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March 14, 1969 - Image 6

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Publication:
The Michigan Daily, 1969-03-14

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Page Six

THE MICHIGAN DAILY

Friday, March 14, 1969

Page Sb THE MICHIGAN DAILY

Fricloy. March 14. 1969

:..

FACULTY SPEECH:

I

SG;Cannroves prie nrot~st.

-----r"-- ' """

Cohen makes debut jois suit against State Senate

FOOD STRIKE
Students protest meals

cueIore ea, scnoQ~t

By NADINE COHODAS
"I'm a 'Very pragmatic man,"
said Wilbur Cohen newDean of
the School of Education.
Speaking to the school's faculty
and students yesterday for the
first time officially, Cohen s a i d
he likes "to see things work and
it distresses me when they don't."
Throughout his brief, predict-
able speech, Cohen emphasized his
willingness 'to have the "partici-
pation and involvement of every-
one concerned" in the education
school.
"No one needs to feel intimidat-
ed," Cohen added. He said he ex-
pects people "to tell me when
my ideas are bad and also to tell
me how they may be improved."
Cohen said he doesn't "hold a
grudge about anything anyone
says to me." He said he expects
"students and faculty to treat me,
the way I treated Presidents of
the United States." Cohen, who
was Secretary of Health, Educa-
tidn and Welfare tinder Lyndon
Johnson, and has served in other
administrations, said he always
gave presidents his frank opin-
ions of their respective programs.
Cohen strongly emphasized the

need for teachers to be involved in
public service.
"There is no greater contribu-
tion for a teacher than to be of
help to his community, state, and
nation," Cohen said. "Teaching
can be the most noble profession,"
ae said, and then added "to be a
teacher is to somehow influence
eternity."
"The University cannot avoid
being involved in social prob-
lems," Cohen said. He believes ed-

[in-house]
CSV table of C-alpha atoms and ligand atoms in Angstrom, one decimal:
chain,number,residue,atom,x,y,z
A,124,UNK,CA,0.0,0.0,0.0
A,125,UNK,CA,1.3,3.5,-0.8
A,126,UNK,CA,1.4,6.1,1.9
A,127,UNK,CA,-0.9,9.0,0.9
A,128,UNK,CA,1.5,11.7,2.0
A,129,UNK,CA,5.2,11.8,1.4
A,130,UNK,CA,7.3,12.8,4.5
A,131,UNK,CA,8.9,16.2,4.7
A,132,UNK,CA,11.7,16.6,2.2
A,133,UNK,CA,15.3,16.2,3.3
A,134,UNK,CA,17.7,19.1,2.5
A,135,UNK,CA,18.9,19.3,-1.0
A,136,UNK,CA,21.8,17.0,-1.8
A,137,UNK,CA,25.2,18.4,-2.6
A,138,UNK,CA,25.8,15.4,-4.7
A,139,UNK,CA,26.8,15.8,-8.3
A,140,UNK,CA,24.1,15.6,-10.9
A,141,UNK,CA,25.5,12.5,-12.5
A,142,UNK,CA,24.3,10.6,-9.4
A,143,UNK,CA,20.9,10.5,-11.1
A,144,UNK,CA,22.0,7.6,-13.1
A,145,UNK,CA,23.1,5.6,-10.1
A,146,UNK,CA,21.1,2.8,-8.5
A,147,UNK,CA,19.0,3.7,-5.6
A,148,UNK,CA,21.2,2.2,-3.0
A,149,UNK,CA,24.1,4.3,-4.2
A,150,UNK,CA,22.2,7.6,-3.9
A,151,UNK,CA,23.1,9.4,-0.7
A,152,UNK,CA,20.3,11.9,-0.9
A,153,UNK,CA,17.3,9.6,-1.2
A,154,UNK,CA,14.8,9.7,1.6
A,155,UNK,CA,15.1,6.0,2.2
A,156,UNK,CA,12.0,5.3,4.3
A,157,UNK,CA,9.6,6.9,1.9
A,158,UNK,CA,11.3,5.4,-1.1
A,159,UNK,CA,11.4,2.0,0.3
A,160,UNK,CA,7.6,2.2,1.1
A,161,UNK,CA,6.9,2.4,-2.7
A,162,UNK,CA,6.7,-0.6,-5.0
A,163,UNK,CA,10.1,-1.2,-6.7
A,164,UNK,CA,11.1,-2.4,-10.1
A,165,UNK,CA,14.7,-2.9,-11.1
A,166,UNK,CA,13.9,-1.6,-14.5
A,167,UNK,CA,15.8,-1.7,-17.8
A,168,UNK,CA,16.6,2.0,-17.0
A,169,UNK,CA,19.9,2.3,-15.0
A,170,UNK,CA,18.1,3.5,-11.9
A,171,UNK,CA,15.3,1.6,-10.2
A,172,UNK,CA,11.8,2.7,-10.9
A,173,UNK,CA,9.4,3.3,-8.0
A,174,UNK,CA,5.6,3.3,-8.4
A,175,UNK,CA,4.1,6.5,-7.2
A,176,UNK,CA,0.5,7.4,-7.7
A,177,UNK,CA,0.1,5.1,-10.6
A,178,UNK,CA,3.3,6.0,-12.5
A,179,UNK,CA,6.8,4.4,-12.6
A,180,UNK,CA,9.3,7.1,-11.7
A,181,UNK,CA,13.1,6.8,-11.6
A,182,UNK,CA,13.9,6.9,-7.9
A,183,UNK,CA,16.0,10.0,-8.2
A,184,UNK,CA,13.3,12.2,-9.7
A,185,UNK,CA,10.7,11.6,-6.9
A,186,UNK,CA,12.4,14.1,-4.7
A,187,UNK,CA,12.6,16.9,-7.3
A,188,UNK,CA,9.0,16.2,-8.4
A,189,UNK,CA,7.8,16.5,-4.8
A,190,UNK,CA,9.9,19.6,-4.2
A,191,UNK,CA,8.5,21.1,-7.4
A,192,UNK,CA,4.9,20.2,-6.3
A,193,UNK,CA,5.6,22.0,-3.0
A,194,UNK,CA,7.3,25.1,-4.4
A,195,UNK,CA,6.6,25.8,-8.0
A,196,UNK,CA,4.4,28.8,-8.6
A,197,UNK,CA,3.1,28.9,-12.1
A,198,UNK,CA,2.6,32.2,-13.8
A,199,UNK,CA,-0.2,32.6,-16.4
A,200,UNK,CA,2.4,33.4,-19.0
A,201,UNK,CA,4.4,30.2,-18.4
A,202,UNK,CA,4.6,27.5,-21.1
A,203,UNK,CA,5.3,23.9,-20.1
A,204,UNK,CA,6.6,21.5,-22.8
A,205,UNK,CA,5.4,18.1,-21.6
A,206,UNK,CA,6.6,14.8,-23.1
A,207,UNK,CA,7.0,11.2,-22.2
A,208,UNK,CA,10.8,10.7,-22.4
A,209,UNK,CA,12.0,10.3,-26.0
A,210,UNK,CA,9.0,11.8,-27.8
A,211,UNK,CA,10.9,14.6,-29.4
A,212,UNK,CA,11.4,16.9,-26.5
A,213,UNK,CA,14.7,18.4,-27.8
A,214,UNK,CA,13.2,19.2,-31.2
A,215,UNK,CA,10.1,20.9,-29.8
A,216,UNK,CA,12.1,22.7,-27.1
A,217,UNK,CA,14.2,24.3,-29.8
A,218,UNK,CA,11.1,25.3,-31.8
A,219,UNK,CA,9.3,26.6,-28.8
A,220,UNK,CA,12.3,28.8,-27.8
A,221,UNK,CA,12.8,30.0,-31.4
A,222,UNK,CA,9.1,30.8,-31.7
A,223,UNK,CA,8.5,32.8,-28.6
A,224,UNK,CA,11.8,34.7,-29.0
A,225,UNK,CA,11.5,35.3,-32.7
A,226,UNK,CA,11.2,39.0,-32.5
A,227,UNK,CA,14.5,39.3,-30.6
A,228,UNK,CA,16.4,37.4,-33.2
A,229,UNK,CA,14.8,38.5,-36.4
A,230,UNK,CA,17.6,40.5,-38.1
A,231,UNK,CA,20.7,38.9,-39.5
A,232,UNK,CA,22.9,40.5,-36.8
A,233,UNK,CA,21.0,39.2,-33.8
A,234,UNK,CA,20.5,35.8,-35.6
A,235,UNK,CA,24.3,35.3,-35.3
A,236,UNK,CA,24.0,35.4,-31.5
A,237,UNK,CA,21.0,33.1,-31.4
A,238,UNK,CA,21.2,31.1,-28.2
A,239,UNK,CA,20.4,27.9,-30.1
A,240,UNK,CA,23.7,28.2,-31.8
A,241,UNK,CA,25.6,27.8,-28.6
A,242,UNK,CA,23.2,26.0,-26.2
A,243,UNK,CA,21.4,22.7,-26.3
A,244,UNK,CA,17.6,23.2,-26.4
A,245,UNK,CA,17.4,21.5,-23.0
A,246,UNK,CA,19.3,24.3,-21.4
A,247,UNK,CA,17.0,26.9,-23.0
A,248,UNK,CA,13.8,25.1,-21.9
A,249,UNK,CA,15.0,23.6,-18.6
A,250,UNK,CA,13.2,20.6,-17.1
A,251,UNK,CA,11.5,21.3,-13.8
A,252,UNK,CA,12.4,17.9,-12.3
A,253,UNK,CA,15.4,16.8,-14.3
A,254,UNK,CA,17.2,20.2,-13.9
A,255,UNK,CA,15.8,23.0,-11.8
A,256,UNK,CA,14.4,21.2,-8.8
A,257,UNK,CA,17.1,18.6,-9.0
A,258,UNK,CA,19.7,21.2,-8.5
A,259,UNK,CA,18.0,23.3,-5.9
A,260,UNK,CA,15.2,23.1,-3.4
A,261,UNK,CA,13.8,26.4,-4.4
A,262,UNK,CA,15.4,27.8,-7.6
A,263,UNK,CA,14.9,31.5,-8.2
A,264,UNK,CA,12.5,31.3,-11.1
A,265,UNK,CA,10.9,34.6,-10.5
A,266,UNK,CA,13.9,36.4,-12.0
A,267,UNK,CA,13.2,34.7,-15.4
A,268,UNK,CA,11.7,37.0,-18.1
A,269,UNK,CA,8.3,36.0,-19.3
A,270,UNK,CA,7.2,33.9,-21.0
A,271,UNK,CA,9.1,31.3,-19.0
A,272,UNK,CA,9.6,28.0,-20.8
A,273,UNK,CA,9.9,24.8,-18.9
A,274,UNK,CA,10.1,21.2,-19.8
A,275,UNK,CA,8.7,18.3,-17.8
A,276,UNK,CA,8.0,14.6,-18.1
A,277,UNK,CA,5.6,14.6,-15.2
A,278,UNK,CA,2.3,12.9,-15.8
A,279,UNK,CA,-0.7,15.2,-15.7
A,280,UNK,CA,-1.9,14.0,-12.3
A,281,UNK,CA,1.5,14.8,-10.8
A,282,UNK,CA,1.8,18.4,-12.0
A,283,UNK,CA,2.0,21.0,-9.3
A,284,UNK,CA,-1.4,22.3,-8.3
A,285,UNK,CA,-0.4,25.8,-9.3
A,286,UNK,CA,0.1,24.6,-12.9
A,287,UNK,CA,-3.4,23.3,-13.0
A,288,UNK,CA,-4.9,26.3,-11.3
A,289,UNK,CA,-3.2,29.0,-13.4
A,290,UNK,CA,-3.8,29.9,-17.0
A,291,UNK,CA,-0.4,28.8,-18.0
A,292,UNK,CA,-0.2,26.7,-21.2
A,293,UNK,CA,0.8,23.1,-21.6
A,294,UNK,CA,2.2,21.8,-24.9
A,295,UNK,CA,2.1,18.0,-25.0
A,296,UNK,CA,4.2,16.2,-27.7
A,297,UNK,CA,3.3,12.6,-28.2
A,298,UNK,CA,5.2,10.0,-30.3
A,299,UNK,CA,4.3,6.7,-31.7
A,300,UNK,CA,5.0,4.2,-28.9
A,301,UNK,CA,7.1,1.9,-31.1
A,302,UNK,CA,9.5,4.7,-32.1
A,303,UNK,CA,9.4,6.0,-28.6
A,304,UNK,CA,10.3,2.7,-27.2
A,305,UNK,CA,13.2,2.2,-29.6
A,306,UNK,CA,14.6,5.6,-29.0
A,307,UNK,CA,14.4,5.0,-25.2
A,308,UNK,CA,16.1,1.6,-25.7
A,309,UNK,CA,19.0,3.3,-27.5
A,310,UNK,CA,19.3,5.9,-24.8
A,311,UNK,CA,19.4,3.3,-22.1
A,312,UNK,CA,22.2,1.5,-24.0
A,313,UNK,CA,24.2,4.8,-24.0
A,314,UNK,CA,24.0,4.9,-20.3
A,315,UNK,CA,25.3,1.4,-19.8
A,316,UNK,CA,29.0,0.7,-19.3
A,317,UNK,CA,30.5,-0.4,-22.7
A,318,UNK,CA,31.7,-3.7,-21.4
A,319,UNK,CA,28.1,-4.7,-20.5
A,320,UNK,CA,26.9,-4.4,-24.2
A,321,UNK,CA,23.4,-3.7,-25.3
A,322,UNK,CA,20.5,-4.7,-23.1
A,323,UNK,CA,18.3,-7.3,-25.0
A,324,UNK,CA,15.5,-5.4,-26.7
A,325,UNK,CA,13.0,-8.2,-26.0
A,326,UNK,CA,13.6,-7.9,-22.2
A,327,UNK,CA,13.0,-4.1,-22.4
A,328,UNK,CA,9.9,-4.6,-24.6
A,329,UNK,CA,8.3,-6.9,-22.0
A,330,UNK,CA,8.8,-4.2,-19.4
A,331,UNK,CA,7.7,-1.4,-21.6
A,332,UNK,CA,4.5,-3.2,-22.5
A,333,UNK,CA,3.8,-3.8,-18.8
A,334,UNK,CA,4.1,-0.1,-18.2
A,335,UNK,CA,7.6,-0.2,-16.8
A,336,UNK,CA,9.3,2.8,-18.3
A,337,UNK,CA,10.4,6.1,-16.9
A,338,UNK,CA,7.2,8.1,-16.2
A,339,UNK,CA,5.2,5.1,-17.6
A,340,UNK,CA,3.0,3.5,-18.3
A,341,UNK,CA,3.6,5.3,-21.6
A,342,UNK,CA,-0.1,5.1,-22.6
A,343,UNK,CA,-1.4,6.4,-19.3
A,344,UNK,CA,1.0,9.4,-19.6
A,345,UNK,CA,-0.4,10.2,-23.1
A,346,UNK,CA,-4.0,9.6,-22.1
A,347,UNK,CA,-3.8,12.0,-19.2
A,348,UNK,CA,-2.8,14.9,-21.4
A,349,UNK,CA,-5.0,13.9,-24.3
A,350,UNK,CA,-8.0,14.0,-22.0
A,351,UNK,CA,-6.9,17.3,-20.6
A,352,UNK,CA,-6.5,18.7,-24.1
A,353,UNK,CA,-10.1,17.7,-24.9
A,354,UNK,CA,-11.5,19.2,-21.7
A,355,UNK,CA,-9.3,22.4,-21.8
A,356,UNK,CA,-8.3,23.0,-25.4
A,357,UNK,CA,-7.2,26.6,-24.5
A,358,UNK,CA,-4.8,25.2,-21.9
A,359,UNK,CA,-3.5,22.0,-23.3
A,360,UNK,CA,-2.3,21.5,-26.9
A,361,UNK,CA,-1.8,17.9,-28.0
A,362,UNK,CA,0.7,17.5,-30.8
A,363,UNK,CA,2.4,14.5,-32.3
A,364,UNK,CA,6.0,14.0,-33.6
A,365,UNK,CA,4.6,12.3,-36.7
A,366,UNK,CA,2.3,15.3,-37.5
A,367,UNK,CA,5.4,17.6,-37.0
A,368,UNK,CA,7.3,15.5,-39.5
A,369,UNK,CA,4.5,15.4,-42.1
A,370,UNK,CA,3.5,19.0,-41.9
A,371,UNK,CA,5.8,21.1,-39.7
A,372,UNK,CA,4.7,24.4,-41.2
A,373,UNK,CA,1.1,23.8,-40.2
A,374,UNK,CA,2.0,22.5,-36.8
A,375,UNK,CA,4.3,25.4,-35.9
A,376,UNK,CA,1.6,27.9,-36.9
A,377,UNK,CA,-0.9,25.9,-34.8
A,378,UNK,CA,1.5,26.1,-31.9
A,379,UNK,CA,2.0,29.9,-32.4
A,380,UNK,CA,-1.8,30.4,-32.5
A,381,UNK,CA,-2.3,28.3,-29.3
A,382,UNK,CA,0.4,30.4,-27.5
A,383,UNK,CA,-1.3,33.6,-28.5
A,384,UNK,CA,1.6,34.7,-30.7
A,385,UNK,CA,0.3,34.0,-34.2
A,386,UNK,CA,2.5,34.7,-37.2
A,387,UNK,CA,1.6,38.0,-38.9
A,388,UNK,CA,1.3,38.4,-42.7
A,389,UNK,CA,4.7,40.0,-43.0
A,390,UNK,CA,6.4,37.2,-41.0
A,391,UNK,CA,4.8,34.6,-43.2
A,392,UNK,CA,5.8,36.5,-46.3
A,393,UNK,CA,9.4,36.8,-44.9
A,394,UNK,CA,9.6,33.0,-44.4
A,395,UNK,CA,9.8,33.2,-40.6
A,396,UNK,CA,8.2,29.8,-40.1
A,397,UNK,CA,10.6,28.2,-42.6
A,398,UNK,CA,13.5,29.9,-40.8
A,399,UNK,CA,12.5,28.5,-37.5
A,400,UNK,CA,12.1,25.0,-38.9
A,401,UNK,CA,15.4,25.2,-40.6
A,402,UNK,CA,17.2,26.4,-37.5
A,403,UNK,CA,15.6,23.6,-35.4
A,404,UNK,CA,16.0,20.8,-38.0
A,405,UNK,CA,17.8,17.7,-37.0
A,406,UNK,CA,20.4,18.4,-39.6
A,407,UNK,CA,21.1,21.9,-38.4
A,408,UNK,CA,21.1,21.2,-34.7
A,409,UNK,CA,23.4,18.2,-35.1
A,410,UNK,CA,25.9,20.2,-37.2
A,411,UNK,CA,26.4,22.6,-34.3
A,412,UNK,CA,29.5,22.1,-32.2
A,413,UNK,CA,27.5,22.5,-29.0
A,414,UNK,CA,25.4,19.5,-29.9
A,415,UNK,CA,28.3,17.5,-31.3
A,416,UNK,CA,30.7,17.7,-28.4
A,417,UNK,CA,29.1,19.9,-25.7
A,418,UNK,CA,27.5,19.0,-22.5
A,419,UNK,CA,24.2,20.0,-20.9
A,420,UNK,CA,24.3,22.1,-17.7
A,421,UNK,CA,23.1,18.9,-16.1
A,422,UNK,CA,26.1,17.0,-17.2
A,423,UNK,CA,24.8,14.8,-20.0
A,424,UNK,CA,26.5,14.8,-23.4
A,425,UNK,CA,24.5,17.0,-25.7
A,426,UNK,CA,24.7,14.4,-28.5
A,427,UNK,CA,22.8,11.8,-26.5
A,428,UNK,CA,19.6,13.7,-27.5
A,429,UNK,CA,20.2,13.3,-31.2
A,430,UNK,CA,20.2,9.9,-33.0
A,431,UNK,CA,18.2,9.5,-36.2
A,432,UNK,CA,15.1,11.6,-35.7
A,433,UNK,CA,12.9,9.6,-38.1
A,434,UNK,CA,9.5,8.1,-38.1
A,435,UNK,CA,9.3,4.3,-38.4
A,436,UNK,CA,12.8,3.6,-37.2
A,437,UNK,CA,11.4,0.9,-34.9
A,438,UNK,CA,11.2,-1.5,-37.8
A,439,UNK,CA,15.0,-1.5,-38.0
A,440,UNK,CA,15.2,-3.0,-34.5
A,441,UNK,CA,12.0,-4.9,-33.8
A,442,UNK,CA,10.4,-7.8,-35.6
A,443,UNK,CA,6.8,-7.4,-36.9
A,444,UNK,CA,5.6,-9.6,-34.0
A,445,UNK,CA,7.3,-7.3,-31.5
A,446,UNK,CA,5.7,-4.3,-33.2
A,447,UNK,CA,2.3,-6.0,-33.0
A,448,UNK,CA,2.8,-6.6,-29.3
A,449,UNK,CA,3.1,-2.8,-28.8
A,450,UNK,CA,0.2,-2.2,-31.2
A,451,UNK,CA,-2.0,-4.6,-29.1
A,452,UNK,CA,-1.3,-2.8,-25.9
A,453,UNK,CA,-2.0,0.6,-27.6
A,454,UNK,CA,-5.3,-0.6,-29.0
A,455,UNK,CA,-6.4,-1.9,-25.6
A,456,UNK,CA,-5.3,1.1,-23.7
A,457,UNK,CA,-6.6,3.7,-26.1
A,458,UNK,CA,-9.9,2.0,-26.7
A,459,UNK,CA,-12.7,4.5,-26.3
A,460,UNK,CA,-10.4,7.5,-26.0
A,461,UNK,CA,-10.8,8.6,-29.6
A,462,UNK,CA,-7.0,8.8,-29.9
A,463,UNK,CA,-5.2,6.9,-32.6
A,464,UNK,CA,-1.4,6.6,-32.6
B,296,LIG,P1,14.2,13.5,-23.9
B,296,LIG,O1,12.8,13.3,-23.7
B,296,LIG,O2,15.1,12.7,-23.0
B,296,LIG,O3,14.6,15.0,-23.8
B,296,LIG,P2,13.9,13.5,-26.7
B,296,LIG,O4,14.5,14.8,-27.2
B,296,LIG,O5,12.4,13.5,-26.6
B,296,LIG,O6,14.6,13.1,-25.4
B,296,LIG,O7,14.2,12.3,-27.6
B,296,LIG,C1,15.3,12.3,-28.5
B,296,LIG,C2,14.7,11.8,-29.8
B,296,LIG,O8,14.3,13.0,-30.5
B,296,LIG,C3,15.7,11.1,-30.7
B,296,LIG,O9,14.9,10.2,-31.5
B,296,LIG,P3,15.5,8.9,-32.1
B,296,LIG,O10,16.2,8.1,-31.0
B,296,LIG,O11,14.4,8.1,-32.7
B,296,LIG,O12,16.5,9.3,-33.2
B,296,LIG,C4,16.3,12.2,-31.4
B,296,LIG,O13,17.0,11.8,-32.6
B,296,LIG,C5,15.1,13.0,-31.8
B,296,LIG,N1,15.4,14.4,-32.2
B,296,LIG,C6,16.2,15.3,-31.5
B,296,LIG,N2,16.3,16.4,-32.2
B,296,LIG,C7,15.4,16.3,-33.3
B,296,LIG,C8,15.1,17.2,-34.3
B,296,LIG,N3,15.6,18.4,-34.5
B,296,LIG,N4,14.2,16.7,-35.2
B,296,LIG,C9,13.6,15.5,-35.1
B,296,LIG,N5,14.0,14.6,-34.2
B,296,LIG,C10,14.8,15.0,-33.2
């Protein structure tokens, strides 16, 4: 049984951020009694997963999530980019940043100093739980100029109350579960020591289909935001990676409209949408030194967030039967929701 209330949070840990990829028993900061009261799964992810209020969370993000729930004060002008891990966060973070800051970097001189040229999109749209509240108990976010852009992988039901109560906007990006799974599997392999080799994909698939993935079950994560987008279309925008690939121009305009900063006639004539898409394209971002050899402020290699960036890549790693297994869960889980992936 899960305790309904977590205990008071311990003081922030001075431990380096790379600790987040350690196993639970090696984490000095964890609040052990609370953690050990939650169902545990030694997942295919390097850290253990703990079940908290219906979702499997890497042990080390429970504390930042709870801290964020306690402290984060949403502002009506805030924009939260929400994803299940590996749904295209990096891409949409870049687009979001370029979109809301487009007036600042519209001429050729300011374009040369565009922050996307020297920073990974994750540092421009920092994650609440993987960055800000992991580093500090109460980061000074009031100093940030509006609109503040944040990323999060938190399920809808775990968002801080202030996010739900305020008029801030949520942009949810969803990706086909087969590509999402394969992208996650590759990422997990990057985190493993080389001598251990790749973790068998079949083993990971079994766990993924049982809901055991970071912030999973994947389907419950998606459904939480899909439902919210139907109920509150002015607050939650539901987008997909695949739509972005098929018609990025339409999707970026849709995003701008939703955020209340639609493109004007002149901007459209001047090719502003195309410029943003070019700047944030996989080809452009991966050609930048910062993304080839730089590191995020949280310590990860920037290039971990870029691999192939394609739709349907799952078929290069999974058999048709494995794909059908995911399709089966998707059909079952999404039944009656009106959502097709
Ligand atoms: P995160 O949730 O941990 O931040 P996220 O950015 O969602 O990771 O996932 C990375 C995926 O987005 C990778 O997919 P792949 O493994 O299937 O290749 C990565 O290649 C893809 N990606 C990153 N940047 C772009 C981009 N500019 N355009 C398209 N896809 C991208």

ucation can play a big part in al-
leviating the problems of t h e
inner city ghettoes especially.
"We'll do our best to focus on
these problems," Cohen added.
He suggested there should be an
"open dialogue" between students
and administrators but said he
would have to "think about" whe-
ther or not there should be a per-
manent channel through which
students can exercise their power.
Regardless of the eventual de-
cisions, Cohen promised "to make
this an institution we can all be
proud of."
After the speech; a coffee hour
was held. Chocolate chip cookies
and butterscptch bars were served.
A good time was had by all.

(Continued from Page 1)
and manager of the store, before
the protests begins. The delegation,
composed of two SGC members, j
one representative of Panhel, and
one member of IFC, will cite the;
student's demands, and offer to t
discuss the issue with Stephan.
SGC member Larry Deitch sug-
gested last night that approval of(
the protest should be delayed un-I
Senate ps.Q
on non-pro.

(Continued from Page 1)
visers on whether to go head
with ABM, and will discus the
subject at a news conference to
be broadcast nationally today at
noon.
The White House provided no
infor'mation about what went on,
between Nixon and Defense Sec-
retary Melvin Laird.
It is known that Laird h a s fav-
ored deployment of the Sentinel
ABM system, modified to the ex-
tent of moving antimissile batter-
ies away from cities, thus blunting

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til after the meeting with Stephan. Joining SGC as plaintiffs in the
"If we don't lay our groundwork, lawsuit against the Senate In-
we're goiig to fall flat on our vestigation Committee are Grad-
face," Deitch explained. "How- uate Assembly. Ann Arbor SDS
ever, if negotiations fail to produce and several members of the Radi-
any concessions, then we should cal Education Project.
take militant action." However, The lawsuit will ask a federal
most SGC members felt the im- court to rule that the senate in-
pending protest would provide the vestigation violates the First and
four representatives with increased Fourteenth Amendments to the
bargaining power. Constitution.-
"The very existence of the com-
iittee, as well as several actions,
ep a tit has taken, has created an at-
mosphere of intimidation against